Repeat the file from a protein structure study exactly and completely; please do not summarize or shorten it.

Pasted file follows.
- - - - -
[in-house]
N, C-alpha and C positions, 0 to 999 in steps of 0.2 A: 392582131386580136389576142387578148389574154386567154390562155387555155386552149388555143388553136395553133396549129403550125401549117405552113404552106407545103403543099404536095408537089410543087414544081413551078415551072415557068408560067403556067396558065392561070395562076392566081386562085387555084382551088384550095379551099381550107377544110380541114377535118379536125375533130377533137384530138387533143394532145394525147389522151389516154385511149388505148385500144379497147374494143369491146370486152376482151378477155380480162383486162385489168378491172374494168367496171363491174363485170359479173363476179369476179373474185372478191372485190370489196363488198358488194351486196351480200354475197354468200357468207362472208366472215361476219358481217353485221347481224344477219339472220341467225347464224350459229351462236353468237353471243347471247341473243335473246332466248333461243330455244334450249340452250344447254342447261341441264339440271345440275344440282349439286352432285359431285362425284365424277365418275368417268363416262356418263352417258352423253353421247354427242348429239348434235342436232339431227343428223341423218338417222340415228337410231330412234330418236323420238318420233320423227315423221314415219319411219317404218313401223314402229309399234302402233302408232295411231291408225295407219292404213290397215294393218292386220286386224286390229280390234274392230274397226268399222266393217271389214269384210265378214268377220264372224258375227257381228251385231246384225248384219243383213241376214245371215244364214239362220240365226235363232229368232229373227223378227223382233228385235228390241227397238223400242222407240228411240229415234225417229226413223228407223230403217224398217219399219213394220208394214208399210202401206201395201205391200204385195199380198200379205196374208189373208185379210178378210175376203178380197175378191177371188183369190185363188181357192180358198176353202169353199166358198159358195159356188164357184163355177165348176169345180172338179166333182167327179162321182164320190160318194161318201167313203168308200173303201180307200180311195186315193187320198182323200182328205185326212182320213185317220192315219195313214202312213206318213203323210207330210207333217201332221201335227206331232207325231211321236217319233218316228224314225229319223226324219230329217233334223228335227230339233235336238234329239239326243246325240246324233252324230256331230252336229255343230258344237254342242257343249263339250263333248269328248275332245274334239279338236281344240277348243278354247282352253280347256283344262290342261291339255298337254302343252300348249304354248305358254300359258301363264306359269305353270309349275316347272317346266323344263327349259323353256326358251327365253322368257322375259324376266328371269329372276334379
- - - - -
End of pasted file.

[in-house]
N, C-alpha and C positions, 0 to 999 in steps of 0.2 A: 392582131386580136389576142387578148389574154386567154390562155387555155386552149388555143388553136395553133396549129403550125401549117405552113404552106407545103403543099404536095408537089410543087414544081413551078415551072415557068408560067403556067396558065392561070395562076392566081386562085387555084382551088384550095379551099381550107377544110380541114377535118379536125375533130377533137384530138387533143394532145394525147389522151389516154385511149388505148385500144379497147374494143369491146370486152376482151378477155380480162383486162385489168378491172374494168367496171363491174363485170359479173363476179369476179373474185372478191372485190370489196363488198358488194351486196351480200354475197354468200357468207362472208366472215361476219358481217353485221347481224344477219339472220341467225347464224350459229351462236353468237353471243347471247341473243335473246332466248333461243330455244334450249340452250344447254342447261341441264339440271345440275344440282349439286352432285359431285362425284365424277365418275368417268363416262356418263352417258352423253353421247354427242348429239348434235342436232339431227343428223341423218338417222340415228337410231330412234330418236323420238318420233320423227315423221314415219319411219317404218313401223314402229309399234302402233302408232295411231291408225295407219292404213290397215294393218292386220286386224286390229280390234274392230274397226268399222266393217271389214269384210265378214268377220264372224258375227257381228251385231246384225248384219243383213241376214245371215244364214239362220240365226235363232229368232229373227223378227223382233228385235228390241227397238223400242222407240228411240229415234225417229226413223228407223230403217224398217219399219213394220208394214208399210202401206201395201205391200204385195199380198200379205196374208189373208185379210178378210175376203178380197175378191177371188183369190185363188181357192180358198176353202169353199166358198159358195159356188164357184163355177165348176169345180172338179166333182167327179162321182164320190160318194161318201167313203168308200173303201180307200180311195186315193187320198182323200182328205185326212182320213185317220192315219195313214202312213206318213203323210207330210207333217201332221201335227206331232207325231211321236217319233218316228224314225229319223226324219230329217233334223228335227230339233235336238234329239239326243246325240246324233252324230256331230252336229255343230258344237254342242257343249263339250263333248269328248275332245274334239279338236281344240277348243278354247282352253280347256283344262290342261291339255298337254302343252300348249304354248305358254300359258301363264306359269305353270309349275316347272317346266323344263327349259323353256326358251327365253322368257322375259324376266328371269329372276334379